“The last time we saw anything similar was two years ago on the Fourth of July,” Navy Capt. Jeff Davis, a Norad spokesman, told the Free Beacon.
Davis said the latest Bear H incursions began Monday around 4:30 p.m. Pacific time when radar detected the four turbo-prop powered bombers approaching the U.S. air defense zone near the far western Aleutian Islands.
Two U.S. Air Force F-22 jets were scrambled and intercepted the bombers over the Aleutians.
After tracking the bombers as they flew eastward, two of the four Bears turned around and headed west toward the Russian Far East. The bombers are believed to be based at the Russian strategic base near Anadyr, Russia.
The remaining two nuclear-capable bombers then flew southeast and around 9:30 pm entered the U.S. northern air defense zone off the coast of Northern California.
Two U.S. F-15 jets were deployed and intercepted the bombers as they eventually flew within 50 miles of the coast before turning around and heading west.
A defense official said the four bombers also were supported by two IL-78 aerial refueling tankers that were used for mid-air refueling during the operation this week.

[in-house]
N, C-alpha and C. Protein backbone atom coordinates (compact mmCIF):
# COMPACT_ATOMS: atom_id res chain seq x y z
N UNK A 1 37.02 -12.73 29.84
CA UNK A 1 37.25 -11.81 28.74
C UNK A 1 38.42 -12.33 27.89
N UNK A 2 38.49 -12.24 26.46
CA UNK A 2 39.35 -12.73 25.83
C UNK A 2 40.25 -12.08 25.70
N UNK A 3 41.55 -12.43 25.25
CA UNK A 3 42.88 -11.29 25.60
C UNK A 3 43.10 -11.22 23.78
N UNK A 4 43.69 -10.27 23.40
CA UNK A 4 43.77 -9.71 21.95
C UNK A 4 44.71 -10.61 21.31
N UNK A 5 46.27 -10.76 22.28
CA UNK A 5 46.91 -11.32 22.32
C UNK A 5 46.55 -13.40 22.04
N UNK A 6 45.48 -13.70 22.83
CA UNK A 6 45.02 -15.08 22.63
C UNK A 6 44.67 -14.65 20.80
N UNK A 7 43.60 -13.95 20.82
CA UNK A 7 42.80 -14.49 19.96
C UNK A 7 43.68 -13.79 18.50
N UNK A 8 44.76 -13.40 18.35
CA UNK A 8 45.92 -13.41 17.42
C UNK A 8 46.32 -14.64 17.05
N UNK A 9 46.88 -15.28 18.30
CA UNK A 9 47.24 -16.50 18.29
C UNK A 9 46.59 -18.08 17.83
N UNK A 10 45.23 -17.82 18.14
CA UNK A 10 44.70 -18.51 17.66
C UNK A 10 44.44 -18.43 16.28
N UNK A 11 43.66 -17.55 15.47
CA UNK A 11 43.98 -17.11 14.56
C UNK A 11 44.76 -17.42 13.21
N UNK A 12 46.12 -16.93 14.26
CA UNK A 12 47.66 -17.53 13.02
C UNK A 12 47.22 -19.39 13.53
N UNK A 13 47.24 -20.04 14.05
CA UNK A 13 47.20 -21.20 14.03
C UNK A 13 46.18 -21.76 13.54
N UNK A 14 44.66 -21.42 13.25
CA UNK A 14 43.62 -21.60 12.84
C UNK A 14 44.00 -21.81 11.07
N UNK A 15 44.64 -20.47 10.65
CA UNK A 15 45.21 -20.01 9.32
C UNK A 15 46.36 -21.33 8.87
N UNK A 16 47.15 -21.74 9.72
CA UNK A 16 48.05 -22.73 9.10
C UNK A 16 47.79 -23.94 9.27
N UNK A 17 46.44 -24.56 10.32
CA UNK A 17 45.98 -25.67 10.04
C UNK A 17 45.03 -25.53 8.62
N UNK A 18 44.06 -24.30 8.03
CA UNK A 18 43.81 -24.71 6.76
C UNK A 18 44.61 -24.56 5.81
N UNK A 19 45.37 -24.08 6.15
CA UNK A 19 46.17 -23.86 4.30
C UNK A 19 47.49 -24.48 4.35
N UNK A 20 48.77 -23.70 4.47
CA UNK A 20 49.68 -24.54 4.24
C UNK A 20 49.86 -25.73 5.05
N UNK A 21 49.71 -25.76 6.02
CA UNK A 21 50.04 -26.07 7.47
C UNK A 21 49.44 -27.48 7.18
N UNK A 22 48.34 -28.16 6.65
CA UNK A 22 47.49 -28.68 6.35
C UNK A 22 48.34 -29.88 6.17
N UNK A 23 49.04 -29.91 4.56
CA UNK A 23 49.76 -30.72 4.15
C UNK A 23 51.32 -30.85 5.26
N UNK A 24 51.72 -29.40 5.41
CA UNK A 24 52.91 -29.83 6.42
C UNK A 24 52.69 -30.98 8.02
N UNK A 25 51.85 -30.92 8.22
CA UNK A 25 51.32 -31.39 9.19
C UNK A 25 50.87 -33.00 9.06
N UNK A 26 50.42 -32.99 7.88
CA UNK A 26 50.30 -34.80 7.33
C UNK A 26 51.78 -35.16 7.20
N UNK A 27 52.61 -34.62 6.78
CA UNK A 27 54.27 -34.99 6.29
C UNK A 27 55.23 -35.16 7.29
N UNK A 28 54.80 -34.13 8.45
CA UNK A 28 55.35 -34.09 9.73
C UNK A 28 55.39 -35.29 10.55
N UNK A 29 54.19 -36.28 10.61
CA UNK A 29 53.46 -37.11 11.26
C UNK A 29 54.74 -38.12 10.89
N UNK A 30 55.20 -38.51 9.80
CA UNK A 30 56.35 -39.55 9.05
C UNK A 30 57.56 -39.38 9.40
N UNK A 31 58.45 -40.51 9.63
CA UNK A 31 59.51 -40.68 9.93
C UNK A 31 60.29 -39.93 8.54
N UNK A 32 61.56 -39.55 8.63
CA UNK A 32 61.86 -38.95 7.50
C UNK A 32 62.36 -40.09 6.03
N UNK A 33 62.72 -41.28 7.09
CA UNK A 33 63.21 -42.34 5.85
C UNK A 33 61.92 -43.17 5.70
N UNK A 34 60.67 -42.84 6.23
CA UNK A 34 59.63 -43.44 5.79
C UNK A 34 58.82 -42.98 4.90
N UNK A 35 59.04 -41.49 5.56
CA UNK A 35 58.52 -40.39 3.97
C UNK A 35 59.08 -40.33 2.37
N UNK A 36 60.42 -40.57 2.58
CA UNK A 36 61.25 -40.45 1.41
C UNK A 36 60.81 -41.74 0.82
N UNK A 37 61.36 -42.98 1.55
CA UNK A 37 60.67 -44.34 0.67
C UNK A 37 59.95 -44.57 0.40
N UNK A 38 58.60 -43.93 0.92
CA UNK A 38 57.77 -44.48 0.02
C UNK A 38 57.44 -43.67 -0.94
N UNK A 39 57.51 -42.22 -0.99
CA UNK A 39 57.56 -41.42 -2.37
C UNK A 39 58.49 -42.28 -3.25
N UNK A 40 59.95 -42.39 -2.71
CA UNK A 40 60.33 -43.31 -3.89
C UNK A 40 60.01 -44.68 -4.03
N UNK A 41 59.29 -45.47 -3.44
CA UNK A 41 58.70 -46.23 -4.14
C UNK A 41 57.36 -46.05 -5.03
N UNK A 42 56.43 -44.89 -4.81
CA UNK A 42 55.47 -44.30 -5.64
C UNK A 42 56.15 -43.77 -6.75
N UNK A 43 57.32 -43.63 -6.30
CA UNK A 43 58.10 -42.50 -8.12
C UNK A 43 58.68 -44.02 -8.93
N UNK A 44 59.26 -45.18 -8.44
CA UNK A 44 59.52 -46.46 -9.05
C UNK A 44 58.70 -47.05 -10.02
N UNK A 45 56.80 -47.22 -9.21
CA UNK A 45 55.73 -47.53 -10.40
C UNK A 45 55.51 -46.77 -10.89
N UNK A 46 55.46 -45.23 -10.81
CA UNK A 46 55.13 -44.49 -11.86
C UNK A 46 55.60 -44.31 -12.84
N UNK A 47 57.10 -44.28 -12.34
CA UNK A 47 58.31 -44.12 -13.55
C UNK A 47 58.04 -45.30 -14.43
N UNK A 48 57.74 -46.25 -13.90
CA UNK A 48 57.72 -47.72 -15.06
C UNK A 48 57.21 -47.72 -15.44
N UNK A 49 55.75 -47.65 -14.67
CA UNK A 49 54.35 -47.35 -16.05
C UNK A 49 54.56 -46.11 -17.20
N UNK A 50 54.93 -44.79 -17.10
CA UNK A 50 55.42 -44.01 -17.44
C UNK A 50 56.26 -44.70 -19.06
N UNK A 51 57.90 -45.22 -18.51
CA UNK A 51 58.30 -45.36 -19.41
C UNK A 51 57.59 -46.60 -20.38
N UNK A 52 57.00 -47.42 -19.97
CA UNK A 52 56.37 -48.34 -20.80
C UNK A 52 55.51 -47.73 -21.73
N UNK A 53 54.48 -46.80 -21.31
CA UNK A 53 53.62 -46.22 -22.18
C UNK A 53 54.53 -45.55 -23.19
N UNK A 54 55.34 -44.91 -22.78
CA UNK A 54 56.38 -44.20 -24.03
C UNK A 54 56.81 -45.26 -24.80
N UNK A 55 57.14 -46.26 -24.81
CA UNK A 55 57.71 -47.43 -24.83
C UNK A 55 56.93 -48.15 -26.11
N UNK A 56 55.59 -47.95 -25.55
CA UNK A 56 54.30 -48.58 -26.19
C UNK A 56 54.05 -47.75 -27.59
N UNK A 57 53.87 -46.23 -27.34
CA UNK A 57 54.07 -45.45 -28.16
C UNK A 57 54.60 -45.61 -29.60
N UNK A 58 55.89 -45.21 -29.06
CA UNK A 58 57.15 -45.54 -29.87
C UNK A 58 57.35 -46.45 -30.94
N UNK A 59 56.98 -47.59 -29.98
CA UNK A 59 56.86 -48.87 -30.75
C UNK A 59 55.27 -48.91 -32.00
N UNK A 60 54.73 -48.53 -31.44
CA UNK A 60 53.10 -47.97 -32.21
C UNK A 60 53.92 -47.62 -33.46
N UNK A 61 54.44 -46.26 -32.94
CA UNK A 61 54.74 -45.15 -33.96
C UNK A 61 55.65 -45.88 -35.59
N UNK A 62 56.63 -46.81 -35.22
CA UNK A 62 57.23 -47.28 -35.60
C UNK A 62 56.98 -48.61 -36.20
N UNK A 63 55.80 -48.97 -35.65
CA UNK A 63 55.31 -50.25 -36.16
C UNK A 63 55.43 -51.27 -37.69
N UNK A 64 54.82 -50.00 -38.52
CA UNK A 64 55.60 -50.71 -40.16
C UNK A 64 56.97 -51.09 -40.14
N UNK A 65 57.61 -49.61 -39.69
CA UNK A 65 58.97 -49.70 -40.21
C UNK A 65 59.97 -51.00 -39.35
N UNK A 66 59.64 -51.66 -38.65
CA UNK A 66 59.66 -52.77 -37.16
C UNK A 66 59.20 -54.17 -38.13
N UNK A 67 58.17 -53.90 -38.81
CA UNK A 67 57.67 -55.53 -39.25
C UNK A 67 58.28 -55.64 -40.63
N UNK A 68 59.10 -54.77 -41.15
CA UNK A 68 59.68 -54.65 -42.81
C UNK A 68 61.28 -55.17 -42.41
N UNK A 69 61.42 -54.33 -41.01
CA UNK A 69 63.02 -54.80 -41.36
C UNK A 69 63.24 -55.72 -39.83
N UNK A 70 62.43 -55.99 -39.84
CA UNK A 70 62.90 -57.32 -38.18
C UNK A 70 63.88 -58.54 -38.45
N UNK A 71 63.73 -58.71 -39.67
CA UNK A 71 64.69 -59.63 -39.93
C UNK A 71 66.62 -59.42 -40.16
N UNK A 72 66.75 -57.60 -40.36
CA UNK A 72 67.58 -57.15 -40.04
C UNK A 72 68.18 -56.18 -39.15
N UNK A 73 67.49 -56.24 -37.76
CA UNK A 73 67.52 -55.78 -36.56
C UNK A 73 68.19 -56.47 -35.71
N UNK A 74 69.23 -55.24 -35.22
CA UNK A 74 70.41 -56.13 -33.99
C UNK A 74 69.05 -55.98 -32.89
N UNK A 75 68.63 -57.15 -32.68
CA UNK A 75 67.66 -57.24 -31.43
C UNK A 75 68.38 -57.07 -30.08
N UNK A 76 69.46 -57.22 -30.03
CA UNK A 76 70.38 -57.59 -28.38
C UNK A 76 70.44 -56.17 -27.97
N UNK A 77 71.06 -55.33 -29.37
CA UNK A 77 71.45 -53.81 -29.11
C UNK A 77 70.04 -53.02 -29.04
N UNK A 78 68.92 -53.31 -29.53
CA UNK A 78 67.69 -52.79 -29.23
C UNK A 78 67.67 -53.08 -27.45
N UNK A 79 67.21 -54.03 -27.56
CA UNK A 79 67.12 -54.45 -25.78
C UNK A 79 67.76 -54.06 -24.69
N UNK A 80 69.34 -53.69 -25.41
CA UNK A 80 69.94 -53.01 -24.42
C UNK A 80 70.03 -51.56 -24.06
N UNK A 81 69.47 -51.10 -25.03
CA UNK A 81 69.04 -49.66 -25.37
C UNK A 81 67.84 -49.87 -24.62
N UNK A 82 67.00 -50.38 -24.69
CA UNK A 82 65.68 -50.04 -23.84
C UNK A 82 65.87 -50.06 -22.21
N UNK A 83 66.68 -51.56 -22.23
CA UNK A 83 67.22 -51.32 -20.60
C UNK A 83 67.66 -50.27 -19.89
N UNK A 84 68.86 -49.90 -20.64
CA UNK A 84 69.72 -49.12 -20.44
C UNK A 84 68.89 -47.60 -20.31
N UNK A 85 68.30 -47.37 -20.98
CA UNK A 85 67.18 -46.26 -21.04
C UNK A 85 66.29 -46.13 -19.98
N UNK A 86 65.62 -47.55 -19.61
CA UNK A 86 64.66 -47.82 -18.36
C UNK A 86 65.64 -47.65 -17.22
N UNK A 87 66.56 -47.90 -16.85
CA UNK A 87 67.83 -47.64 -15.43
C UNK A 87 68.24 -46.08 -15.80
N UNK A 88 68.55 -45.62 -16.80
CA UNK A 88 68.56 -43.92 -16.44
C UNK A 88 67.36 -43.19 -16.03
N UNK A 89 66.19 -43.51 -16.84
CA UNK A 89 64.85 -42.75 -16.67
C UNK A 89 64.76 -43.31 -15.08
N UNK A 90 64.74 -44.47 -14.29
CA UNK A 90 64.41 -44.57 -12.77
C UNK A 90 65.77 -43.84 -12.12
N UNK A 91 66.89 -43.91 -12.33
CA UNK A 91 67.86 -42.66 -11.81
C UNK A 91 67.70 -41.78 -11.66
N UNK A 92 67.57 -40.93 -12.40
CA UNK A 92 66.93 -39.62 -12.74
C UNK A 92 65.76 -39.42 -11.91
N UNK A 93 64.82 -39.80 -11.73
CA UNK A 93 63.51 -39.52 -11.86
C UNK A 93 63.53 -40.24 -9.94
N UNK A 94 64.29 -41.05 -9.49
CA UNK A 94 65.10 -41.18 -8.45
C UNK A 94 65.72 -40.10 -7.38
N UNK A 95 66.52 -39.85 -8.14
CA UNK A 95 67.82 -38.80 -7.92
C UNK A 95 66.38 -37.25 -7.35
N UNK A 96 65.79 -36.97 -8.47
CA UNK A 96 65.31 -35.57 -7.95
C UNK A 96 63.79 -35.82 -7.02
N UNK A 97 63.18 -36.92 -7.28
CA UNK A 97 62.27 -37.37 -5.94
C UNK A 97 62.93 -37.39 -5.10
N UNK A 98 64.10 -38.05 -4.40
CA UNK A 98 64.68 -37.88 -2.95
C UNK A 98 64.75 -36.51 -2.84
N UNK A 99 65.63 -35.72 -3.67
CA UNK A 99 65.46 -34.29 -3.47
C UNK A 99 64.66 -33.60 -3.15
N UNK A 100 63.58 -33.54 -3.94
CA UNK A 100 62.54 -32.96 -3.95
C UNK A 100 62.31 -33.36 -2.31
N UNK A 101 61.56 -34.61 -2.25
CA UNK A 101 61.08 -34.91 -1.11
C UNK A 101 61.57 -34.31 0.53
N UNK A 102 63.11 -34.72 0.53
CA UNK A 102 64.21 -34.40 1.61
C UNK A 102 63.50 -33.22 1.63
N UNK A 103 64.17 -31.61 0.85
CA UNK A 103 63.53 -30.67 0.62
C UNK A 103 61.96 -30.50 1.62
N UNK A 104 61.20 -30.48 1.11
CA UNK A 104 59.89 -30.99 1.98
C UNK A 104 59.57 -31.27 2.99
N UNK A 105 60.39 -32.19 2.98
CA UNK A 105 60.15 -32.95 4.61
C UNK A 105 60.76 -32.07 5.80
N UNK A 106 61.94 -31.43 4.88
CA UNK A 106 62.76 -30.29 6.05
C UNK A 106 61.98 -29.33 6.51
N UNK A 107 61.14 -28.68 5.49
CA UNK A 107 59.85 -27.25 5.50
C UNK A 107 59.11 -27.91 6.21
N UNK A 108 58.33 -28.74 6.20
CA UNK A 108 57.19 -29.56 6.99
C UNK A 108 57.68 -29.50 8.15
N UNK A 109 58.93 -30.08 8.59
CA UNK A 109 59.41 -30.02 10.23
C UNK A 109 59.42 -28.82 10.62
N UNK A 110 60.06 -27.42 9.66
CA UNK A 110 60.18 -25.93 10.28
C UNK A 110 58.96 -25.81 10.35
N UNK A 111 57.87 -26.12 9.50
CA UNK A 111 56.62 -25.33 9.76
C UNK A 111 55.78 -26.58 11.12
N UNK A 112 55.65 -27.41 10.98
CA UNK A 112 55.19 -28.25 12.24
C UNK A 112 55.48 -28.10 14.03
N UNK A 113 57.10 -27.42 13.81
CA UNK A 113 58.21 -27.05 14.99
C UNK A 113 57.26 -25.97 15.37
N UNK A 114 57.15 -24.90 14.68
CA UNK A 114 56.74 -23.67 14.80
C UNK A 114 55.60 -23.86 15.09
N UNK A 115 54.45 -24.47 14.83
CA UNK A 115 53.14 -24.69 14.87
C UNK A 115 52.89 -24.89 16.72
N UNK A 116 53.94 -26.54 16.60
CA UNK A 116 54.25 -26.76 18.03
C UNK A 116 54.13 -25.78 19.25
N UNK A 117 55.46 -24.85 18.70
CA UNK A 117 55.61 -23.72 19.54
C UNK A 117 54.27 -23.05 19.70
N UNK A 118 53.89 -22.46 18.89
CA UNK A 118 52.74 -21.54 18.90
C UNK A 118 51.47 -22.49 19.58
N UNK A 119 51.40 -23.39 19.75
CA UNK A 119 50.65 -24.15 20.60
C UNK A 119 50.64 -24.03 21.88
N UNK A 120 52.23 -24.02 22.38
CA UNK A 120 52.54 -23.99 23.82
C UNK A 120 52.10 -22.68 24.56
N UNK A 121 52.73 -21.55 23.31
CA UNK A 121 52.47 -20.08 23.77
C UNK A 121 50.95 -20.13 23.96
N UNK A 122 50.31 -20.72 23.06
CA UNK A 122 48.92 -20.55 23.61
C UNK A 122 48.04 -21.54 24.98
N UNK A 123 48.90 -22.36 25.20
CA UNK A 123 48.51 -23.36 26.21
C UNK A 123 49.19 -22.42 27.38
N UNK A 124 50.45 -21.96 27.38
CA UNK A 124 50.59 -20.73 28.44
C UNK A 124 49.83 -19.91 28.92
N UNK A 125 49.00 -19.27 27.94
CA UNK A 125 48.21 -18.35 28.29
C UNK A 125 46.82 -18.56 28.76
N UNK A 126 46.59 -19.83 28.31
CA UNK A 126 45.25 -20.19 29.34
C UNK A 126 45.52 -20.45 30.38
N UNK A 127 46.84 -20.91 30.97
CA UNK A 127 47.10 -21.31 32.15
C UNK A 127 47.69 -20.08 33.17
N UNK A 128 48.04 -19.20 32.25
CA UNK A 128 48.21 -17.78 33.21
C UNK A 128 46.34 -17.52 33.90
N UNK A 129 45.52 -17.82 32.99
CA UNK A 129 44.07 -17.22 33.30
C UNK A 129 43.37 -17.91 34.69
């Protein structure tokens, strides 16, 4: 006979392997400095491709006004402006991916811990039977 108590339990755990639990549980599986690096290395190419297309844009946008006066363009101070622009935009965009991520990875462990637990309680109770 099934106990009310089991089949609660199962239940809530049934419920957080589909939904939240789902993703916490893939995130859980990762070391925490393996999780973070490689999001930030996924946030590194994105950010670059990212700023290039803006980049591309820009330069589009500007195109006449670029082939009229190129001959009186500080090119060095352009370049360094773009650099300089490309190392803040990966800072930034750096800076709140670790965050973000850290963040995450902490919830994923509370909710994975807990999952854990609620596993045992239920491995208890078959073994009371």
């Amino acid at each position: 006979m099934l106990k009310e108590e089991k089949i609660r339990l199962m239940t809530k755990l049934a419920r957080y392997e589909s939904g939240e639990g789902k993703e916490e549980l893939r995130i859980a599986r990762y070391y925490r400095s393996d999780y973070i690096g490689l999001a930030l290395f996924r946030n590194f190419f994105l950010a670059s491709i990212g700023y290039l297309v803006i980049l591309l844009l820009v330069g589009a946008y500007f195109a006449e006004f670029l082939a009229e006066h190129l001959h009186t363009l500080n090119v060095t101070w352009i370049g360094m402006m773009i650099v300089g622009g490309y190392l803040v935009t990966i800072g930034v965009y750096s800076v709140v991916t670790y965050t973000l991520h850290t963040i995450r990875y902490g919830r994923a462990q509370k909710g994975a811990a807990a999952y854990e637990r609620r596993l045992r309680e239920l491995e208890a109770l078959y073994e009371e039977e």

The Tu-95 is a long-range strike aircraft capable of carrying nuclear cruise missiles. Other versions are equipped with intelligence-gathering sensors and electronic warfare gear. It has a range of around 9,400 miles without refueling.
Davis said the aircraft “acted professionally” and the bombers appeared to be conducting a training mission.
“They typically do long range aviation training in the summer and it is not unusual for them to be more active during this time,” he said. “We assess this was part of training. And they did not enter territorial airspace.”
The bomber incursion is the latest Russian nuclear saber-rattling amid stepped up tensions over Moscow’s military annexation of Ukraine’s Crimea.
Rep. Mike Conaway (R., Texas), a member of the House Armed Services Committee, called the Russian flights “intentional provocations.”
“Putin is doing this specifically to try to taunt the U.S. and exercise, at least in the reported world, some sort of saber-rattling, muscle-flexing kind of nonsense,” Conaway said in an interview. “Truth of the matter is we would have squashed either one of those [bombers] like baby seals.”
“It’s a provocation and it’s unnecessary. But it fits in with [Putin’s] macho kind of saber-rattling,” he said, adding that he expects Russia will carry out more of these kinds of incidents in the future.
Retired Air Force Lt. Gen. Thomas McInerney, a former Alaska commander for the North American Aerospace Defense Command, said he does not remember a case of Russian strategic bombers coming that close to the U.S. coast.